The above image is a backpack that for an extra 55$ (at time of writing) comes with a 9.5” x 13” plate that weighs roughly 10lbs which has a Level III rating (designed to defeat rifle threats up to 7.62x51 M80 NATO Ball (.308 Winchester) at velocities up to 2,780 feet per second and all pistol calibers). You could use this as a normal backpack for 134$ before shipping (at time of writing) that in the event of a shooting where you are you can pick up your backpack and run giving you some vital organ coverage. In the event you have to barricade yourself into a room you would scrunch up to create the smallest profile you could and put the backpack between you and the sound. I don't know about you but 134$ for a little peace of mind is well worth it. 

Disclaimer. Check local laws, employer policies etc before carrying any sort of body armor, any type of weapon etc. Be familiar with local self defense laws and receive proper training in any weapon or device you purchase and use. I am in no way responsible for any action you take and the consequences that result because of said action(s).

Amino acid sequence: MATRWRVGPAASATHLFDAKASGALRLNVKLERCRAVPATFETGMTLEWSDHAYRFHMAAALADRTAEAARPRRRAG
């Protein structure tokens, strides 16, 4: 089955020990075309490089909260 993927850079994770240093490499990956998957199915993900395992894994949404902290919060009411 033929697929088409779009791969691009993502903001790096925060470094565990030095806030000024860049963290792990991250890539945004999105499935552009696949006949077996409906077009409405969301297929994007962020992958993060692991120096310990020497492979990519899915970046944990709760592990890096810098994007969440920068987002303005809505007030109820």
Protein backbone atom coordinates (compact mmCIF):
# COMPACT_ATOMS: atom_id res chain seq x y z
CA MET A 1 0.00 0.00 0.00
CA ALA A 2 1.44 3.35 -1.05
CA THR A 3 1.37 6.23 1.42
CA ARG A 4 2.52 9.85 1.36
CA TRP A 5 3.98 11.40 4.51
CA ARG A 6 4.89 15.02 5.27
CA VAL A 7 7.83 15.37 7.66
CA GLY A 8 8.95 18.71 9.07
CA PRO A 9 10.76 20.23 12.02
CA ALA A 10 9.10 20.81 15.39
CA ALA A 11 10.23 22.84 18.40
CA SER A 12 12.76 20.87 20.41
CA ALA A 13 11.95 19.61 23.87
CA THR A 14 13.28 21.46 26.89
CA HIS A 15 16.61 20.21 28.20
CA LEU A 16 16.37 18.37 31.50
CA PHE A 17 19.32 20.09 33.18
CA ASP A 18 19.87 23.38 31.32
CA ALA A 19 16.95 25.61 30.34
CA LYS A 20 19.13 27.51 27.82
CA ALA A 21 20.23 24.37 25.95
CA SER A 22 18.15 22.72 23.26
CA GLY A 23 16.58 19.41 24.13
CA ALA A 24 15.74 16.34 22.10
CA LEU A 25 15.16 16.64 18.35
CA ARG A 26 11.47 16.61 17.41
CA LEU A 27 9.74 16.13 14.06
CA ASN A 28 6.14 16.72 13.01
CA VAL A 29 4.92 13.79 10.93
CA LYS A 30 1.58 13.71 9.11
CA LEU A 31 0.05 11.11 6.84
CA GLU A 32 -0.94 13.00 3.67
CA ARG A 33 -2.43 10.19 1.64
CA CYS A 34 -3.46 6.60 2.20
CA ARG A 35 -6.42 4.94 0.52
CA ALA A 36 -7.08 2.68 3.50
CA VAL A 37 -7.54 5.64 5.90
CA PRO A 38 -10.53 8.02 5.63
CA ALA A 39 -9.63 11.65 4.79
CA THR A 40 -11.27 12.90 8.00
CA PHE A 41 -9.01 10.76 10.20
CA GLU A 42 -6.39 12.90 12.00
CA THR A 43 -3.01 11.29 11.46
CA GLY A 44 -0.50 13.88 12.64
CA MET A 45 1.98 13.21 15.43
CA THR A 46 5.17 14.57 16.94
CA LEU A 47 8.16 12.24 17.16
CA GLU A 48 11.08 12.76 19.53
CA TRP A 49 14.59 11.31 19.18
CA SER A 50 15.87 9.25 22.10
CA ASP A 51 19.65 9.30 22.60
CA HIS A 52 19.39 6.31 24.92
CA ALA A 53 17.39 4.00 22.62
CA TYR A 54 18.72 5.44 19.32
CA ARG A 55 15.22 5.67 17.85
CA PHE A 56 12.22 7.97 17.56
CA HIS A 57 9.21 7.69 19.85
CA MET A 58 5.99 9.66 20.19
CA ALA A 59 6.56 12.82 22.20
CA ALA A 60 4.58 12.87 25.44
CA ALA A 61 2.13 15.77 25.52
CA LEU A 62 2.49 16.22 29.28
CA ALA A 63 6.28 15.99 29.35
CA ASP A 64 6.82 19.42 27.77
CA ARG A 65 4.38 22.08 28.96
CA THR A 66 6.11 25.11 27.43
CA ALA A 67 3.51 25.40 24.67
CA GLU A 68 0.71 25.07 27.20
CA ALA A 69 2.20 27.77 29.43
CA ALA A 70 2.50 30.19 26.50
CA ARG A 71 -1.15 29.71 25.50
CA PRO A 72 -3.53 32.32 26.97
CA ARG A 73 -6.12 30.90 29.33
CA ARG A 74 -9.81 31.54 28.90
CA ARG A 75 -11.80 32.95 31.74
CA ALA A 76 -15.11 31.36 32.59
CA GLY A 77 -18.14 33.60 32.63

The government bricked my data after calling 911

An alarming feature of Android was recently brought to my attention when I had to place a call to 911 (for those outside of the North American Numbering Plan area this is the number for emergency services) after witnessing a driver barrel through two red lights and nearly strike a pedestrian. After pulling over to write down as much of the license plate as I could remember I phoned 911 and waited several minutes to get an operator. I read back the partial plate and described what I had witnessed, they confirmed my phone number and asked for my name which I happily gave in the event I was needed as a witness. I ended the call and attempted to make a Facebook post about the experience and found I had no data connection, could not place a call and could not get any SMS or MMS messages to send. Peculiar.